...I had written a rather long e-mail to a friend and realized that I hadn't used the word "I" and very few articles, e.g. Went to store. Found sweater was looking for. Bought it., etc. Very weird... I'm still having a bit of a problem with it, at least when I'm speaking. It's easier to put more thought into (or edit!) the written word... I hope that I'll be able to speak normally again one day.
Cognitive therapy offers hope of rehabilitation for patients with long-term cognitive problems after AN surgery. Neuropsychological tests are useful for cognitive therapy, to help in planning:
I have not started my cognitive therapy yet... I just had an EEG done and am going to a Neurooptamologist in 2 weeks for some testing that will all be input to the cognitive therapy (along with all the Neuropsychological tests).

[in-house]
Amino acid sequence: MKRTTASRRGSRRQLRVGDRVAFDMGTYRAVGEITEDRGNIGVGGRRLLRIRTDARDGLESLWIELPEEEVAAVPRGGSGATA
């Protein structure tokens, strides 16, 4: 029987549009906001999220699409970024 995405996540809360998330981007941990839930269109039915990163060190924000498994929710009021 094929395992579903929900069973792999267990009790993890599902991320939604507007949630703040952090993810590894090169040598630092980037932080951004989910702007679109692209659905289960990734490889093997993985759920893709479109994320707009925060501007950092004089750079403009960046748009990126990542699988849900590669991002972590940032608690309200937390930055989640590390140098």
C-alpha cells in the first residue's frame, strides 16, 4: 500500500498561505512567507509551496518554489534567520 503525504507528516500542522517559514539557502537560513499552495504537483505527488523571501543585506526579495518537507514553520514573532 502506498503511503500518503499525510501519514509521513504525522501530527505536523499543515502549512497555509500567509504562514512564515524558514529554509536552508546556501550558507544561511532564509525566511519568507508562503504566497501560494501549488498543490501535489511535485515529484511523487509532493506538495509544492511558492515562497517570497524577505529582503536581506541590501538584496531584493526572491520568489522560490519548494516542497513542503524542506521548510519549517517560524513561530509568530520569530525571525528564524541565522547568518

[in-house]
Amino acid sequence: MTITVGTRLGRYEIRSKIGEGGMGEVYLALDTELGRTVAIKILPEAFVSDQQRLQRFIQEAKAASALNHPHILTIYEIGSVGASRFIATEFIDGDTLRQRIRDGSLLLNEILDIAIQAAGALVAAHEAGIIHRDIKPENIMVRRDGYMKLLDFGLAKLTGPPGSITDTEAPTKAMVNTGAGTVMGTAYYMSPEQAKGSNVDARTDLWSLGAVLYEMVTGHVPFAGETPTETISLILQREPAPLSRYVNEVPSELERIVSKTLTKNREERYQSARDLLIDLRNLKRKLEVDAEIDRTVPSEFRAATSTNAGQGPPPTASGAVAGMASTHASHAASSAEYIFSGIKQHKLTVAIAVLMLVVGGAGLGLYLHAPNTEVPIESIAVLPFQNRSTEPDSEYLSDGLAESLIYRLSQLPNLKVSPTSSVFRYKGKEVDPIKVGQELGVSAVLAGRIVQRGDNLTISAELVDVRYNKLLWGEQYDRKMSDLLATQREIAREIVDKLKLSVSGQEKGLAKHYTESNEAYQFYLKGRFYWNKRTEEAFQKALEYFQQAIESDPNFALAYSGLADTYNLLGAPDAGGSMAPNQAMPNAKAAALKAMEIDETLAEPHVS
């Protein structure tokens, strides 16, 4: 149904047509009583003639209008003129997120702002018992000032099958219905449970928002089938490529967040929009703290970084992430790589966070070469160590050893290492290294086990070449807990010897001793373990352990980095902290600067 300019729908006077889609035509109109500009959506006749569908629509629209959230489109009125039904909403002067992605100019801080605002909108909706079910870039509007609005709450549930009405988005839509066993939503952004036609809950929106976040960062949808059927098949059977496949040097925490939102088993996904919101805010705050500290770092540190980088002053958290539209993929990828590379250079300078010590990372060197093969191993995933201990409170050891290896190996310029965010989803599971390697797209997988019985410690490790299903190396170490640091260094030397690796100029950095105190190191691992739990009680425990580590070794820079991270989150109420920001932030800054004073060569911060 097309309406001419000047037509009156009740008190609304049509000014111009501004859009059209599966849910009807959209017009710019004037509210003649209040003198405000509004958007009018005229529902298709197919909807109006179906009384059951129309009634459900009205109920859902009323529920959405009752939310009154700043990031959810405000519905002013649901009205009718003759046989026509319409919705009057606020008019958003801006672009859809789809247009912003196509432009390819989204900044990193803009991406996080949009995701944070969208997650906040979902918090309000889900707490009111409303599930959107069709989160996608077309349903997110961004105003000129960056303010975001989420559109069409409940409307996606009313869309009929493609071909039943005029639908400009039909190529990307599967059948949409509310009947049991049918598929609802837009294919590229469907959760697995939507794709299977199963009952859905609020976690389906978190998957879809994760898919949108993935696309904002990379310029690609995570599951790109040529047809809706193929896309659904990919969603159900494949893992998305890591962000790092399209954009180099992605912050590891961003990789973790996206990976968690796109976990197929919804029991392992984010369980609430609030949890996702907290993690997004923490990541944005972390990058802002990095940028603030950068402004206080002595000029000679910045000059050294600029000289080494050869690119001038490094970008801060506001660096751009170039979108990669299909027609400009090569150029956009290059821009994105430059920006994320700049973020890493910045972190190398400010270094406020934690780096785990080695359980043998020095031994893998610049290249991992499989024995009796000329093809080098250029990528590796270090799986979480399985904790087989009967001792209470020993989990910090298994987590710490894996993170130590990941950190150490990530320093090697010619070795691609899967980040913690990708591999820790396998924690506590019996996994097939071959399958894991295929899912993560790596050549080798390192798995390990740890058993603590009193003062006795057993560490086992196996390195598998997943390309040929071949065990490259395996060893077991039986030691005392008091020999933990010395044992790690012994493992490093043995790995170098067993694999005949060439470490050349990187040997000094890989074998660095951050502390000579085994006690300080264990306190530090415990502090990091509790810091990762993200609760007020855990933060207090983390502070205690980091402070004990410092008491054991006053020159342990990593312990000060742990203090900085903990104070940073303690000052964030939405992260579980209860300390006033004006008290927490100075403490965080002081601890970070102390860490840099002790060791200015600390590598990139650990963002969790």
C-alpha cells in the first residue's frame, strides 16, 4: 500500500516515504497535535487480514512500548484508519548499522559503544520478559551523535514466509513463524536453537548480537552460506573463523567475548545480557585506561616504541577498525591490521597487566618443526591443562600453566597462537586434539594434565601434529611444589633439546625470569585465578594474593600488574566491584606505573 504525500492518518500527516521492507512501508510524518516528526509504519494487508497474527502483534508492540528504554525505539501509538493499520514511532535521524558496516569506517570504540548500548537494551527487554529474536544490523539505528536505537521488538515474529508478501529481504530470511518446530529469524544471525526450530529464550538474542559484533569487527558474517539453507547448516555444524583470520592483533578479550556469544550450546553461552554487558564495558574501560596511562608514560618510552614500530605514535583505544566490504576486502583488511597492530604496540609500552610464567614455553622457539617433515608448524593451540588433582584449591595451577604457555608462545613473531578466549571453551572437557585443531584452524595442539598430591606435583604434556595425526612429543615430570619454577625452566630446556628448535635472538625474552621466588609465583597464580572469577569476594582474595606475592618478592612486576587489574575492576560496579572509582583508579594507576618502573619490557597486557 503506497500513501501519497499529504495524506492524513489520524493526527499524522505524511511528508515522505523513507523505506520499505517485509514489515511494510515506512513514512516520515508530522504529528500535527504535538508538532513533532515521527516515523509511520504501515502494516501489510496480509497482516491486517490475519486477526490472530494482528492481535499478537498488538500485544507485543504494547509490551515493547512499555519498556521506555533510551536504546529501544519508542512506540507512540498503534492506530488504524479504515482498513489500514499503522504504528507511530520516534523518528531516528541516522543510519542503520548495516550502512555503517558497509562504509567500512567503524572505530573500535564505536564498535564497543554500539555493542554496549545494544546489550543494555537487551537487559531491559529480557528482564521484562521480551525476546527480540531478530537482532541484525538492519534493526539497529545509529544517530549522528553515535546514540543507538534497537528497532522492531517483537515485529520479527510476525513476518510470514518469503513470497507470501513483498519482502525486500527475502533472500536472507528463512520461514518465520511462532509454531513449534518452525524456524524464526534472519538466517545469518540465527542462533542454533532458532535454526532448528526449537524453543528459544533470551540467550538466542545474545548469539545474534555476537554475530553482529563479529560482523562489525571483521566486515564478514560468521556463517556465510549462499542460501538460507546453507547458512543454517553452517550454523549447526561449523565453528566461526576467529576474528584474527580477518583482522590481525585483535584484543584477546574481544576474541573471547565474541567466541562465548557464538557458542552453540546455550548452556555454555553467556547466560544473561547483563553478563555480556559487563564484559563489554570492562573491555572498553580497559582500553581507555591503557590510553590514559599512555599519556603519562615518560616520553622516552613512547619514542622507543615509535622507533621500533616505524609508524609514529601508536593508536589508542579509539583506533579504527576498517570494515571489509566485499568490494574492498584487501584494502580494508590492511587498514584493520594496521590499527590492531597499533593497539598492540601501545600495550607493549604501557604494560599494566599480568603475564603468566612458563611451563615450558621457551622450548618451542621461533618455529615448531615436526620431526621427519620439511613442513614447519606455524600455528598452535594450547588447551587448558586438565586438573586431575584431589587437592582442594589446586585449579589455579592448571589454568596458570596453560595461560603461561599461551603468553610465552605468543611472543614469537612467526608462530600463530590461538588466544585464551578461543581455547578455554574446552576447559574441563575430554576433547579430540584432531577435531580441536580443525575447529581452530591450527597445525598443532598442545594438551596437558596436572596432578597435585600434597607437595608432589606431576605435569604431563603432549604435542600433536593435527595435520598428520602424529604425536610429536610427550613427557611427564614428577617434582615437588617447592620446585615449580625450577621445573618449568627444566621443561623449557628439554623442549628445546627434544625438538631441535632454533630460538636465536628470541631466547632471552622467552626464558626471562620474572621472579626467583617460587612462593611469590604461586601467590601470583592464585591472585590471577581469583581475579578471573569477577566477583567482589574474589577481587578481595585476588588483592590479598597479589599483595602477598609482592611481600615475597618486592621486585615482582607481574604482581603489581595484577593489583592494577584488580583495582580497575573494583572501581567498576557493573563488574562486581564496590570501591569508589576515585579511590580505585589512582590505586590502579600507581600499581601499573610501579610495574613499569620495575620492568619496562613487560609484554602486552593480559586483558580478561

Support from family and friends is crucial for patients with these problems, though there is often a lack of understanding that holds back this support. Many patients find that their family and friends do not appreciate their cognitive and emotional difficulties, because they are not obvious and hard to measure:
I thought [the AN surgery] was the most awful thing I have ever gone thru. Still do not feel right. I know I have lost memory, words don't work right, not to mention the headaches, and fullness in my head... It is hard for my family to understand, they seem to think that now that surgery is over my only problem is not having hearing in my left ear.